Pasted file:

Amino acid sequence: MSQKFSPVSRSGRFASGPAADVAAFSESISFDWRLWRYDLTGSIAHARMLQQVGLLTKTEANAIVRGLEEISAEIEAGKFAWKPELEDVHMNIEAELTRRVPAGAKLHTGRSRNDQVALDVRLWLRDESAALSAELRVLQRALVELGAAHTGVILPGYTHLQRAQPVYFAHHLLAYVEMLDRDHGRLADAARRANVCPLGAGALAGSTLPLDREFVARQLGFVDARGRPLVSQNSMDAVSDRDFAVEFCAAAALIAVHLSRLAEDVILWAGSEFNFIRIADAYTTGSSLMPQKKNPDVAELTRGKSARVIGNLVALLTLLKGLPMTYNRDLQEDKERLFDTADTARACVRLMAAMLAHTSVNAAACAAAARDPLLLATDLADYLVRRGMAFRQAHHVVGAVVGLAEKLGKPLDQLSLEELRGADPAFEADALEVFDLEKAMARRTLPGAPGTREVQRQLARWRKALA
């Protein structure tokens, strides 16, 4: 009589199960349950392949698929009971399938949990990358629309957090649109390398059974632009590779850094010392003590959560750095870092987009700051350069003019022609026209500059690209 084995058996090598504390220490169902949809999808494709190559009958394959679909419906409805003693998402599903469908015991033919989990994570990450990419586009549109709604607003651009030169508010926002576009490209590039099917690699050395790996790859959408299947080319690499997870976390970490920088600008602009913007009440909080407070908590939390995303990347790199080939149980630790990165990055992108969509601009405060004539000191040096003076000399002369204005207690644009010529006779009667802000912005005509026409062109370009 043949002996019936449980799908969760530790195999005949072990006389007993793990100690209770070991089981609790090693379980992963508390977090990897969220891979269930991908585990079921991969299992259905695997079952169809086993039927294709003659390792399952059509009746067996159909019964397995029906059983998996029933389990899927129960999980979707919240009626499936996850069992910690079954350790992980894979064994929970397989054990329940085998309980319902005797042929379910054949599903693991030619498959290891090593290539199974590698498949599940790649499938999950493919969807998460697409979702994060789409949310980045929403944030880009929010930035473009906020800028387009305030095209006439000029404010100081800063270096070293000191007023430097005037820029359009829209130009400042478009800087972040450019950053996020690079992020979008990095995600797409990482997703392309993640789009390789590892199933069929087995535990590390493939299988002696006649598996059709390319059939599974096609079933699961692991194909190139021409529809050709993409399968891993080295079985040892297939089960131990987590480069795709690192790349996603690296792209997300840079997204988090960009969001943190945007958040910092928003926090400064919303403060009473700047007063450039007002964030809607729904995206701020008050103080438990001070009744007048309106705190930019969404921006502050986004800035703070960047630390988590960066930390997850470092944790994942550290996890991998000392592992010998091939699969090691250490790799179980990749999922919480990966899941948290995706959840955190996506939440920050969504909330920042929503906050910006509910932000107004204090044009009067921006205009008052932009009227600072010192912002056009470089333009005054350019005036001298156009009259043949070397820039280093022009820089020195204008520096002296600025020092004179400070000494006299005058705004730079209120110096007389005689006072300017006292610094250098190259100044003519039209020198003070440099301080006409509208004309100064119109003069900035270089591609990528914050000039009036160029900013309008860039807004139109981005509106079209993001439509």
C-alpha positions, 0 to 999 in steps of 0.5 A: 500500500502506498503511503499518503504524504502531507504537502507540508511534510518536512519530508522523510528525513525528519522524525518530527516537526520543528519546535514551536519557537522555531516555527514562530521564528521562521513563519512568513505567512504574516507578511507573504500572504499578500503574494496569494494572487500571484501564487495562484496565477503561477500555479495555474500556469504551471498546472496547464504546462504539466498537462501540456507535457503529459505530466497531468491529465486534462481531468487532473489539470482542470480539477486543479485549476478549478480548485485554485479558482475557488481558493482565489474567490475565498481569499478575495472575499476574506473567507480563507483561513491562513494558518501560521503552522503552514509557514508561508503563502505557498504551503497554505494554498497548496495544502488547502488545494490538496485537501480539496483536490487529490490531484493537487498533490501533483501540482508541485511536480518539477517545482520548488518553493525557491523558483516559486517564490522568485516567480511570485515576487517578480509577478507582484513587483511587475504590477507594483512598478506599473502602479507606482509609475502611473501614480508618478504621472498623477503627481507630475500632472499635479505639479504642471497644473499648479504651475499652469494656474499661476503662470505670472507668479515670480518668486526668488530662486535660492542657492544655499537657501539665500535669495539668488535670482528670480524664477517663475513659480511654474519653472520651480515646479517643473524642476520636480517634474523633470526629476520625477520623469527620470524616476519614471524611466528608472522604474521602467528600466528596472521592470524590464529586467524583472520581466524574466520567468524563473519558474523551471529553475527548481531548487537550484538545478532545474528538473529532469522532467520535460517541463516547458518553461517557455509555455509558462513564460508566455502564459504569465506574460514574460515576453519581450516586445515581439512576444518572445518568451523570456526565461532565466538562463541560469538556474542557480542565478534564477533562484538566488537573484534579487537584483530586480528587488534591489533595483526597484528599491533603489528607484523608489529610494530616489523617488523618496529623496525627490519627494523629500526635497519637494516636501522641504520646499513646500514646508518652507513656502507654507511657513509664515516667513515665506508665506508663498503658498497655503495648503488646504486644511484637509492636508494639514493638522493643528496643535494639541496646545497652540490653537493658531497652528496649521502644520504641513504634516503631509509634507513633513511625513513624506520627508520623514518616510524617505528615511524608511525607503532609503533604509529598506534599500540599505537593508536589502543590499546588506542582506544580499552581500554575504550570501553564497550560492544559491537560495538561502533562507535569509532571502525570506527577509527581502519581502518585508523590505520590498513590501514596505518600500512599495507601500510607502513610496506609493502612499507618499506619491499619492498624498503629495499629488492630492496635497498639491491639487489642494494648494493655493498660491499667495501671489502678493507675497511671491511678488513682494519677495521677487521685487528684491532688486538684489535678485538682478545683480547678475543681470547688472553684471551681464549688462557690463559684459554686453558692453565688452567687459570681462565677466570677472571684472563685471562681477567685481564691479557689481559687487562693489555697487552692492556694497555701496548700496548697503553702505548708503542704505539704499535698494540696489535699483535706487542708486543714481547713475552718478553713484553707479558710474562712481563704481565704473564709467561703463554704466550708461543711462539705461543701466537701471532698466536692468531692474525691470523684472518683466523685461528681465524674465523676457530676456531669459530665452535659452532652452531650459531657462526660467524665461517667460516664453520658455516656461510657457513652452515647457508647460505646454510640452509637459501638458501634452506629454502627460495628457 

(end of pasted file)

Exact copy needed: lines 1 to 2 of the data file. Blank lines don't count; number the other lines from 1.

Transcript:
Amino acid sequence: MSQKFSPVSRSGRFASGPAADVAAFSESISFDWRLWRYDLTGSIAHARMLQQVGLLTKTEANAIVRGLEEISAEIEAGKFAWKPELEDVHMNIEAELTRRVPAGAKLHTGRSRNDQVALDVRLWLRDESAALSAELRVLQRALVELGAAHTGVILPGYTHLQRAQPVYFAHHLLAYVEMLDRDHGRLADAARRANVCPLGAGALAGSTLPLDREFVARQLGFVDARGRPLVSQNSMDAVSDRDFAVEFCAAAALIAVHLSRLAEDVILWAGSEFNFIRIADAYTTGSSLMPQKKNPDVAELTRGKSARVIGNLVALLTLLKGLPMTYNRDLQEDKERLFDTADTARACVRLMAAMLAHTSVNAAACAAAARDPLLLATDLADYLVRRGMAFRQAHHVVGAVVGLAEKLGKPLDQLSLEELRGADPAFEADALEVFDLEKAMARRTLPGAPGTREVQRQLARWRKALA
């Protein structure tokens, strides 16, 4: 009589199960349950392949698929009971399938949990990358629309957090649109390398059974632009590779850094010392003590959560750095870092987009700051350069003019022609026209500059690209 084995058996090598504390220490169902949809999808494709190559009958394959679909419906409805003693998402599903469908015991033919989990994570990450990419586009549109709604607003651009030169508010926002576009490209590039099917690699050395790996790859959408299947080319690499997870976390970490920088600008602009913007009440909080407070908590939390995303990347790199080939149980630790990165990055992108969509601009405060004539000191040096003076000399002369204005207690644009010529006779009667802000912005005509026409062109370009 043949002996019936449980799908969760530790195999005949072990006389007993793990100690209770070991089981609790090693379980992963508390977090990897969220891979269930991908585990079921991969299992259905695997079952169809086993039927294709003659390792399952059509009746067996159909019964397995029906059983998996029933389990899927129960999980979707919240009626499936996850069992910690079954350790992980894979064994929970397989054990329940085998309980319902005797042929379910054949599903693991030619498959290891090593290539199974590698498949599940790649499938999950493919969807998460697409979702994060789409949310980045929403944030880009929010930035473009906020800028387009305030095209006439000029404010100081800063270096070293000191007023430097005037820029359009829209130009400042478009800087972040450019950053996020690079992020979008990095995600797409990482997703392309993640789009390789590892199933069929087995535990590390493939299988002696006649598996059709390319059939599974096609079933699961692991194909190139021409529809050709993409399968891993080295079985040892297939089960131990987590480069795709690192790349996603690296792209997300840079997204988090960009969001943190945007958040910092928003926090400064919303403060009473700047007063450039007002964030809607729904995206701020008050103080438990001070009744007048309106705190930019969404921006502050986004800035703070960047630390988590960066930390997850470092944790994942550290996890991998000392592992010998091939699969090691250490790799179980990749999922919480990966899941948290995706959840955190996506939440920050969504909330920042929503906050910006509910932000107004204090044009009067921006205009008052932009009227600072010192912002056009470089333009005054350019005036001298156009009259043949070397820039280093022009820089020195204008520096002296600025020092004179400070000494006299005058705004730079209120110096007389005689006072300017006292610094250098190259100044003519039209020198003070440099301080006409509208004309100064119109003069900035270089591609990528914050000039009036160029900013309008860039807004139109981005509106079209993001439509």